In the last two tutorials we've built a gem and added tests and documentation.
We're going carry on working with the same gem, first publishing it on and Github, and then finishing it off by adding an executable.
If you've been following along, you should already have a package sitting on your computer and ready for upload to
You'll need to sign up for an account if you don't already have one, keeping a note of your username and password.
At Engine Yard, we advocate for the use of Bundler in users’ applications, mainly because it makes dependency management very easy.
Avrohom Katz wrote a post with pro tips for Bundler and Evan Machnic wrote a post about some issues with Bundler and Rails 3.1.
Beneath is an example of just this happening, and an argument as to why you should run it, but carefully.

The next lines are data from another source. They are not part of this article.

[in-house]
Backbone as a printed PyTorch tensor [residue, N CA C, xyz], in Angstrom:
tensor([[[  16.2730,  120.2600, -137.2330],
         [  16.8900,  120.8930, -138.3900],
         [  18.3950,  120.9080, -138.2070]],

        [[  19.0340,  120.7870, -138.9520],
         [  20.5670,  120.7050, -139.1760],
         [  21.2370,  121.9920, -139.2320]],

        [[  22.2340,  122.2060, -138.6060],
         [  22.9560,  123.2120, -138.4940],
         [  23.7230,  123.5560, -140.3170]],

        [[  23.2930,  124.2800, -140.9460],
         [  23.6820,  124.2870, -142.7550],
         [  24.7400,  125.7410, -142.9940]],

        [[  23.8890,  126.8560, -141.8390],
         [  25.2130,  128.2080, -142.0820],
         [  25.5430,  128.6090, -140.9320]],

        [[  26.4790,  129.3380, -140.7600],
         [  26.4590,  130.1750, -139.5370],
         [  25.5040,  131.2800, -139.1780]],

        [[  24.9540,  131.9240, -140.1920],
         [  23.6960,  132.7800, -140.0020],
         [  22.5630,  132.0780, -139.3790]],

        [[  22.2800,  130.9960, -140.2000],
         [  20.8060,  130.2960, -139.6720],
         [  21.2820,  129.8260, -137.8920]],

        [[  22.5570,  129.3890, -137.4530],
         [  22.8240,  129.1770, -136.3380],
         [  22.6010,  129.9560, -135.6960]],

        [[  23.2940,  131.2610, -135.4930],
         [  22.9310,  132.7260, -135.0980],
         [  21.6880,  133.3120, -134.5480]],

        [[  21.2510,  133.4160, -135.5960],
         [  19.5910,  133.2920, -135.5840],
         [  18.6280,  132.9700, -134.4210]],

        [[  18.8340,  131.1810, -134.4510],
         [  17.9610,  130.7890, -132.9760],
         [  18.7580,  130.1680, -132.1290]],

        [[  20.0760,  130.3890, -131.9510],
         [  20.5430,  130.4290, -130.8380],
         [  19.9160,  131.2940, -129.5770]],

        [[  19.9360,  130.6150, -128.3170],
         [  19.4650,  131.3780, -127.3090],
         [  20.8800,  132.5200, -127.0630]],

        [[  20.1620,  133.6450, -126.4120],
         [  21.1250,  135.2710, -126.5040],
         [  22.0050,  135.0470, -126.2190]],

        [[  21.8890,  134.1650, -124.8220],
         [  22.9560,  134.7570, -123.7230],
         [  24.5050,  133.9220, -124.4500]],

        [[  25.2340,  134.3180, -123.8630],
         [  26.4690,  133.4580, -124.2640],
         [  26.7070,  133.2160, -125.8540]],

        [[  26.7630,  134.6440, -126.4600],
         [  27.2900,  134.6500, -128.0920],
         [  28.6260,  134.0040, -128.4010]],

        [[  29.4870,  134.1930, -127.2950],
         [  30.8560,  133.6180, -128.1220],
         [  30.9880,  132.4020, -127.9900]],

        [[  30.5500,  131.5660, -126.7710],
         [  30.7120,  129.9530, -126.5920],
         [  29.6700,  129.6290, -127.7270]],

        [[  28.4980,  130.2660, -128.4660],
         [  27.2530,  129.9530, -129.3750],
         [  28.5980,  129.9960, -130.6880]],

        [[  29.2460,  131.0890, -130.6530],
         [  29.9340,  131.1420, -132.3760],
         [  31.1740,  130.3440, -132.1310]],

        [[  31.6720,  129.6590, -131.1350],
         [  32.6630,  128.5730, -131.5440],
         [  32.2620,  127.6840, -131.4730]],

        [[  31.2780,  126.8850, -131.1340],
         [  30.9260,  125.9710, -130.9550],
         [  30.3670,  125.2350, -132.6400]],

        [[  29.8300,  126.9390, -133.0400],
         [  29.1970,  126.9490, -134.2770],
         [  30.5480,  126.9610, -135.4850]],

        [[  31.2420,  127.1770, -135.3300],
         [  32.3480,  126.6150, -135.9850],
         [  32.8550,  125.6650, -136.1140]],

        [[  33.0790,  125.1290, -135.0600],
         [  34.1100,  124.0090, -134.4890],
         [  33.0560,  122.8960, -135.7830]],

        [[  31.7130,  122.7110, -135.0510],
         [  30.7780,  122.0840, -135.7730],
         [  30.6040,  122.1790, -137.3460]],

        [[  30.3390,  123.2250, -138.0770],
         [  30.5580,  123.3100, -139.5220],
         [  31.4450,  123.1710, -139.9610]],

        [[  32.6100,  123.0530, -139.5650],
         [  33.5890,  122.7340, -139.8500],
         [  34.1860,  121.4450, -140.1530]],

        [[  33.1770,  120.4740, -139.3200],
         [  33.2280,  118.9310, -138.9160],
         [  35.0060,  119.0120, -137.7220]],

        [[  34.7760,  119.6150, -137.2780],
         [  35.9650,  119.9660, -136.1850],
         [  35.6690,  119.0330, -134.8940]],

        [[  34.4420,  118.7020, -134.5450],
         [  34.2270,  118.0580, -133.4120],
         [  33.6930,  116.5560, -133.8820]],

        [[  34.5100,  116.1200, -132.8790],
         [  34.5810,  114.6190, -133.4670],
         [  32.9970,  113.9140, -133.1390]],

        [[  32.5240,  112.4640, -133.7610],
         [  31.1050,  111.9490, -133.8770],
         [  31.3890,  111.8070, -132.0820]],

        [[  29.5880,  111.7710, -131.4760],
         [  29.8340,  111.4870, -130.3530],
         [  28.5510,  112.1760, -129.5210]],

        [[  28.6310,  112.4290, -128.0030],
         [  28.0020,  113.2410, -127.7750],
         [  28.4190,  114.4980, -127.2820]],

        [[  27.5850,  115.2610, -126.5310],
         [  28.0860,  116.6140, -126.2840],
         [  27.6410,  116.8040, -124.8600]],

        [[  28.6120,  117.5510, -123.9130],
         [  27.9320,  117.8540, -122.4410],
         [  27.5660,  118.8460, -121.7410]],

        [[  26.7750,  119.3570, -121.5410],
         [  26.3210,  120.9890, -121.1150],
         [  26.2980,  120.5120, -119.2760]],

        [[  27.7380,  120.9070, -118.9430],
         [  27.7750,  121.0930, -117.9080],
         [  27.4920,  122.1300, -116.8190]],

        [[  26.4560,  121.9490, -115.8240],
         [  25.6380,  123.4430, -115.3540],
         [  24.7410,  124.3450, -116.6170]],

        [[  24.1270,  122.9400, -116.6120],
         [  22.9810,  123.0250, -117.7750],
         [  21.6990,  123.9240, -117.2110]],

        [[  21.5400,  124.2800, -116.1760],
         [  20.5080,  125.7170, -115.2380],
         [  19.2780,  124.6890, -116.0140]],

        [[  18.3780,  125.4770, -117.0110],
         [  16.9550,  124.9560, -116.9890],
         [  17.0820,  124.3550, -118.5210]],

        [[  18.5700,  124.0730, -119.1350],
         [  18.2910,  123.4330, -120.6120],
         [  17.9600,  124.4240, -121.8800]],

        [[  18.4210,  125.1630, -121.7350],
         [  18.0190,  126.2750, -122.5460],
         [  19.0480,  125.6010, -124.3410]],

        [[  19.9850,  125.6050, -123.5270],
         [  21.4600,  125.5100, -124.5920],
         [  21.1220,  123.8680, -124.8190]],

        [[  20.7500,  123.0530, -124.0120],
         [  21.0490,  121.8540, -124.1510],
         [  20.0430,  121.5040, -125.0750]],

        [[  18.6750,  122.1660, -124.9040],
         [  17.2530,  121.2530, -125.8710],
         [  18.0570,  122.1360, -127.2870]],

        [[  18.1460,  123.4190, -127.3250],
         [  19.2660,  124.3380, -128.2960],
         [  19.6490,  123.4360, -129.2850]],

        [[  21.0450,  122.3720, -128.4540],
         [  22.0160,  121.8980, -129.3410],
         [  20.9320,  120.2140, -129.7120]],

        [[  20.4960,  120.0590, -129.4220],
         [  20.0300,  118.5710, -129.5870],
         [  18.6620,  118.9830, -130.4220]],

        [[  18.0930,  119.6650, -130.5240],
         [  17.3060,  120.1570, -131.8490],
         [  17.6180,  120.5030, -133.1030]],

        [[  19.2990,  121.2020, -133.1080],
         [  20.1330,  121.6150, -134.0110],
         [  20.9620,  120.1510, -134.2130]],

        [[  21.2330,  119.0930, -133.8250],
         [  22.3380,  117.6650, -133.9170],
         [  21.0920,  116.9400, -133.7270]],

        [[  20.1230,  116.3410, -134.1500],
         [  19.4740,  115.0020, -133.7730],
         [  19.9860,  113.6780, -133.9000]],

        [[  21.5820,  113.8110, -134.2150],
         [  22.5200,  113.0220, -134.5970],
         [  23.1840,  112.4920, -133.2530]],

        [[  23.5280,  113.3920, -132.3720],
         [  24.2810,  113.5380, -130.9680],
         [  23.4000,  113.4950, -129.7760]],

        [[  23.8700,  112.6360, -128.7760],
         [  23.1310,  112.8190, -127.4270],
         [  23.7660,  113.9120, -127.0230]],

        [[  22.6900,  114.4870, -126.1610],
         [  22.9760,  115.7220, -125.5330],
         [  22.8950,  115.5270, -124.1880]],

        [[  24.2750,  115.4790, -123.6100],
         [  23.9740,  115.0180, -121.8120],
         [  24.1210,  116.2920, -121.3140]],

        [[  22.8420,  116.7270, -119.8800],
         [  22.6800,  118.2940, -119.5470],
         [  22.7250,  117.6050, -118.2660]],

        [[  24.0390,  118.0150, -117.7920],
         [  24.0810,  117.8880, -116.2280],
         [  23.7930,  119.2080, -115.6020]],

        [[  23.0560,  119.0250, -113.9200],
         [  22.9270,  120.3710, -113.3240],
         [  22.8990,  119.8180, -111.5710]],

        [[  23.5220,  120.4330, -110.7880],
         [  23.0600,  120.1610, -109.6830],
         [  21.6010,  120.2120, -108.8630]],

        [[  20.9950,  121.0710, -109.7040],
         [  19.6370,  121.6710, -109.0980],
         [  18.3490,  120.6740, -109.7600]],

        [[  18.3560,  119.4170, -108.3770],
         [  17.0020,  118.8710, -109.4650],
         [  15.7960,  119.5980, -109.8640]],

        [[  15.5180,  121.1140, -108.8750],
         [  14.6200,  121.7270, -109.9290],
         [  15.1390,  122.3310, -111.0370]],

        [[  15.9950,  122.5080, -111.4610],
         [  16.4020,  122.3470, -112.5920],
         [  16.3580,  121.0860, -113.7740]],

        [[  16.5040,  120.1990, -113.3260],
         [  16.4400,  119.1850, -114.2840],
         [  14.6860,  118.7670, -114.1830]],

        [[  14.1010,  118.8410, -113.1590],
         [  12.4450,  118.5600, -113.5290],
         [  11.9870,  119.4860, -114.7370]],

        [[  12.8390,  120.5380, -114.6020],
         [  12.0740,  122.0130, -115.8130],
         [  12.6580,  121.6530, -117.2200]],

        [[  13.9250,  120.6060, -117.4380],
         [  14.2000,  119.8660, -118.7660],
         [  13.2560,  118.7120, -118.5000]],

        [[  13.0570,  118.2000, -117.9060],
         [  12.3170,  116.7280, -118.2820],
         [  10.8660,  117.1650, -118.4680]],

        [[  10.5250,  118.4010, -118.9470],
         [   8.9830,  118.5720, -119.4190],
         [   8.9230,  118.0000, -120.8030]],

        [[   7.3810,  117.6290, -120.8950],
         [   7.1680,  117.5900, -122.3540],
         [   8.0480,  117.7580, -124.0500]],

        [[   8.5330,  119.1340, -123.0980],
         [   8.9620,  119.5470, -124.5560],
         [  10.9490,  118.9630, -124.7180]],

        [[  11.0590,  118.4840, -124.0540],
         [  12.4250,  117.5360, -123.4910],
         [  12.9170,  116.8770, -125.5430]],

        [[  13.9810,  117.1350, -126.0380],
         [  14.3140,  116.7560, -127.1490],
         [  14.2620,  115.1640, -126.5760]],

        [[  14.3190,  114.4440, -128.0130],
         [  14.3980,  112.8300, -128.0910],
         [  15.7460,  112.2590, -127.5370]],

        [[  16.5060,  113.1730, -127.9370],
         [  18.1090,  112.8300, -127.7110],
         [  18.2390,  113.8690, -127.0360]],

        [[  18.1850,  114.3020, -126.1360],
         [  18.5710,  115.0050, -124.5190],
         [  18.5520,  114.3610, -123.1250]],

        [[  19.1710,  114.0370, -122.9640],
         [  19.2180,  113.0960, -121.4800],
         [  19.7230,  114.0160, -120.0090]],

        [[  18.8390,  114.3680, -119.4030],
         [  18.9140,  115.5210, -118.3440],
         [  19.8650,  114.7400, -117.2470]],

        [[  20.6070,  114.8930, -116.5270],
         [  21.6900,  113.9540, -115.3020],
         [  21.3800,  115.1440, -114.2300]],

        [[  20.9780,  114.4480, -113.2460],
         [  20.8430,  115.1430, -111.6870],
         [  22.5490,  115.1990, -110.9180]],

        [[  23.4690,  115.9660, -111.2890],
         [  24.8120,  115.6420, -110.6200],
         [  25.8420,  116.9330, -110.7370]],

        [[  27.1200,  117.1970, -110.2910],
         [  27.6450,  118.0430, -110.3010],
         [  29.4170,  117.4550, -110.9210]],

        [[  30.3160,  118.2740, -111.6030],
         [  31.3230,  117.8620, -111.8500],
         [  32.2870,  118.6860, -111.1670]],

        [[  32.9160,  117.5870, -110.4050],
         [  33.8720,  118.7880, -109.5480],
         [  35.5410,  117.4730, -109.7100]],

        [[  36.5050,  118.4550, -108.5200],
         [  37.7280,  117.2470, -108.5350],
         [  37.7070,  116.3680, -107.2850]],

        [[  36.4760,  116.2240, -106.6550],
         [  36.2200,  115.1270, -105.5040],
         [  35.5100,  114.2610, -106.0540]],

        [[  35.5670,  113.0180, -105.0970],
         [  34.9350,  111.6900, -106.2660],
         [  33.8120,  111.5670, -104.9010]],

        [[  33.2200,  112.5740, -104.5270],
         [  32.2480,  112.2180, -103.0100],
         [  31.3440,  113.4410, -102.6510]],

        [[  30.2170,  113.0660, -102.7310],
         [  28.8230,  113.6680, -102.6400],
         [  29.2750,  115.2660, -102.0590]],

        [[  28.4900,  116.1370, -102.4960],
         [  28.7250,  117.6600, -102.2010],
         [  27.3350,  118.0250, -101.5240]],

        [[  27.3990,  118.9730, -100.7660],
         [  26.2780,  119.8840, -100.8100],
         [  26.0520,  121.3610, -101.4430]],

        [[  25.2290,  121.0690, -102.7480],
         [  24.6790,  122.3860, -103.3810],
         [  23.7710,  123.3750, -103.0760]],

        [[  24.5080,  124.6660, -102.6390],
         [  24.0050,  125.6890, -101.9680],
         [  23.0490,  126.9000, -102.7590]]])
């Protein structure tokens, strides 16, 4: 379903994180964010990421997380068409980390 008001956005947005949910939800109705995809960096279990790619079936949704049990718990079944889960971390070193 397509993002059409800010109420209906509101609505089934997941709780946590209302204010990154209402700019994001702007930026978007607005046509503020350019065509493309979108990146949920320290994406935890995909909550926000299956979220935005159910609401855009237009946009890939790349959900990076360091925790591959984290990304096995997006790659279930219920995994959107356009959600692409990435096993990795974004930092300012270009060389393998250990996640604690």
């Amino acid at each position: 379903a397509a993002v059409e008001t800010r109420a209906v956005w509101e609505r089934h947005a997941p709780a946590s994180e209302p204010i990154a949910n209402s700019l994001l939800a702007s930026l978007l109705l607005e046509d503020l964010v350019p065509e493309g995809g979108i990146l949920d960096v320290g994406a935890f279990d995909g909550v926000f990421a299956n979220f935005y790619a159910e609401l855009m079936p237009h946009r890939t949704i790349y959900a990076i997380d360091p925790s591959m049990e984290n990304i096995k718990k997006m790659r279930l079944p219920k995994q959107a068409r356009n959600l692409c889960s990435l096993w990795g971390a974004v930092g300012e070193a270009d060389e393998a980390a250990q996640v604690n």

Sure, it's a trivial and not-very-useful example, but hopefully it illustrates the important steps nicely enough : ) Go to the root of the Gem directory and create a .My preferred method is to first locate them gem on and use the convenient clipboard utility to grab the version number.Alternatively you could run It’s worth the time to read the Bundler documentation on Gemfile setup, as you can get a little fancier than what I’ve shown if you’d like., that will update all the specified gems but there is more risk of breaking dependencies.Sometimes, you want to keep your gems with your application so that you don’t have to call out to to install the gems.